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ARCHIVED REPORT
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ALASKA VOLCANO OBSERVATORY

WEEKLY UPDATE

Friday, December 2, 2005 1:15 PM AKST (2215 UTC)




SPURR VOLCANO (CAVW#1103-04-)

61.2994°N 152.2511°W, Summit Elevation 11070 ft (3374 m)

Current Level of Concern Color Code: YELLOW



The level of seismic activity at Mount Spurr volcano remains above background. Satellite and web camera views of the volcano showed nothing unusual during the past week. There are no indications that an eruption is imminent.



Mount Spurr volcano is an ice- and snow-covered stratovolcano located on the west side of Cook Inlet approximately 120 km (75 mi) west of Anchorage. The only known historical eruptions occurred in 1953 and 1992 from the Crater Peak flank vent located 3.5 km (2 mi) south of the summit of Mount Spurr. These eruptions were brief, explosive, and produced columns of ash that rose up to 20 km (65,000 ft) above sea level and deposited several mm of ash in south-central Alaska, including approximately 6 mm of ash on Anchorage in 1953. The last known eruption from the summit of Mount Spurr was more than 5,000 years ago. Primary hazards during future eruptions include far-traveled ash clouds, ash fall, pyroclastic flows, and lahars or mudflows that could inundate drainages all sides of the volcano, but primarily on the south and east flanks.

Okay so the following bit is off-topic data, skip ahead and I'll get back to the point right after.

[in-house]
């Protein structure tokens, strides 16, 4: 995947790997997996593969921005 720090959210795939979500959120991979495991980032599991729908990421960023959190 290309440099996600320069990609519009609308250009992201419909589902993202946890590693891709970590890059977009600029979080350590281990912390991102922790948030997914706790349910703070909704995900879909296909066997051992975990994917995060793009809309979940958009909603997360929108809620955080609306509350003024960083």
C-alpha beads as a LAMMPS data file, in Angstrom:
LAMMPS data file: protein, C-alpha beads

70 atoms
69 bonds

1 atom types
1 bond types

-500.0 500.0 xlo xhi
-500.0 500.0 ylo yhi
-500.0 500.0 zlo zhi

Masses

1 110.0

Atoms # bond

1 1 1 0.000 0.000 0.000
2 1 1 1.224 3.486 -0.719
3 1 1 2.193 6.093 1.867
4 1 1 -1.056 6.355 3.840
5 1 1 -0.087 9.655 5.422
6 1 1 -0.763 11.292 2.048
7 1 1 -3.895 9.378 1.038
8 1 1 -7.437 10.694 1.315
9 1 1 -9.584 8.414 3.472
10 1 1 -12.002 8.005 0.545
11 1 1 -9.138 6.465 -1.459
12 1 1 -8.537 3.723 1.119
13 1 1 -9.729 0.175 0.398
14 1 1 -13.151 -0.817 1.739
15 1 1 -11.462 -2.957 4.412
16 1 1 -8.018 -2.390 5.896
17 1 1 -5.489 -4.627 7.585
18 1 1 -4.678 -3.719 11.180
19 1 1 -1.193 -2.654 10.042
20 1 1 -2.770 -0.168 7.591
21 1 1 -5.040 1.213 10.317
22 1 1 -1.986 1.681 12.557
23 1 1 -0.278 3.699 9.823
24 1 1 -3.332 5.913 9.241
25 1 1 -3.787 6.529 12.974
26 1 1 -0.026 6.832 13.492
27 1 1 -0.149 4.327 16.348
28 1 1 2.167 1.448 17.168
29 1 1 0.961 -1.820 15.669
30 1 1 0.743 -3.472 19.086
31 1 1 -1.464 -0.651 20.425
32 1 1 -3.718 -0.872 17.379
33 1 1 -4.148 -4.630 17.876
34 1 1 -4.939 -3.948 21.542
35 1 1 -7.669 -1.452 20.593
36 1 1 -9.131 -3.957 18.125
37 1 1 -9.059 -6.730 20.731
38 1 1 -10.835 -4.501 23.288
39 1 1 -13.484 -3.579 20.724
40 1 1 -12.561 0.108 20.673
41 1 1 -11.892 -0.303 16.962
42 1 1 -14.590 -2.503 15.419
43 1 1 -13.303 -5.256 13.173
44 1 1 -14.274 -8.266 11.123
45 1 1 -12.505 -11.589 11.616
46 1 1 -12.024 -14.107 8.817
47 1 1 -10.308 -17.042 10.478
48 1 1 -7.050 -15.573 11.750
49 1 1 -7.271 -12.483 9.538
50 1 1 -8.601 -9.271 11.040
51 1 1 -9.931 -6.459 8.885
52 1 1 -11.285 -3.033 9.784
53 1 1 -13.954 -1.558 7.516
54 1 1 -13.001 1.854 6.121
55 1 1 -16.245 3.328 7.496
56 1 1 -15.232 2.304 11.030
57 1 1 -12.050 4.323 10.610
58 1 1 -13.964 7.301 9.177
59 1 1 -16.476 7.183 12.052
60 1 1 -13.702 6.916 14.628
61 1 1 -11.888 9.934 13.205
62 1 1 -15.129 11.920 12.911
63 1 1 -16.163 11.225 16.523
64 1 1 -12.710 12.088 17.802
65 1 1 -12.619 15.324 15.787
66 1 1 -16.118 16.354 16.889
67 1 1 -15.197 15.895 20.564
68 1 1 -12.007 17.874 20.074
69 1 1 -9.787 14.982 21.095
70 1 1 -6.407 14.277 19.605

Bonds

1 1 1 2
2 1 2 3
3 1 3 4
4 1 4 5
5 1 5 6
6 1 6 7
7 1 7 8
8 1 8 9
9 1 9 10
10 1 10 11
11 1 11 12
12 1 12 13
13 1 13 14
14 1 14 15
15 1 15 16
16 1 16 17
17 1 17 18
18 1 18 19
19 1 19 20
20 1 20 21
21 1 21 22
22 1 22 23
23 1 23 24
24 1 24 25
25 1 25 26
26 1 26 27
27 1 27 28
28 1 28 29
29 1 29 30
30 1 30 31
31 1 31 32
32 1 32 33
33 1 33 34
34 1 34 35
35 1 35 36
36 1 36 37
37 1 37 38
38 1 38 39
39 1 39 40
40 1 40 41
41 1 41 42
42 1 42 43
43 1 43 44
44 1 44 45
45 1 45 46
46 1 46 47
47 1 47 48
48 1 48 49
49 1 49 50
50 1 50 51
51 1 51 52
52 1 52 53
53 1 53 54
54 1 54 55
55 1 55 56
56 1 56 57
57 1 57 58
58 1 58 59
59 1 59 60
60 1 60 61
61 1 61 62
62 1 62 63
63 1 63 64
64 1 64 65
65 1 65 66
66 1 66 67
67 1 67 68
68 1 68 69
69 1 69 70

VENIAMINOF VOLCANO (CAVW#1102-07-)

56.1956°N 159.3883°W, Summit Elevation 8225 ft (2507 m)

Current Level of Concern Color Code: YELLOW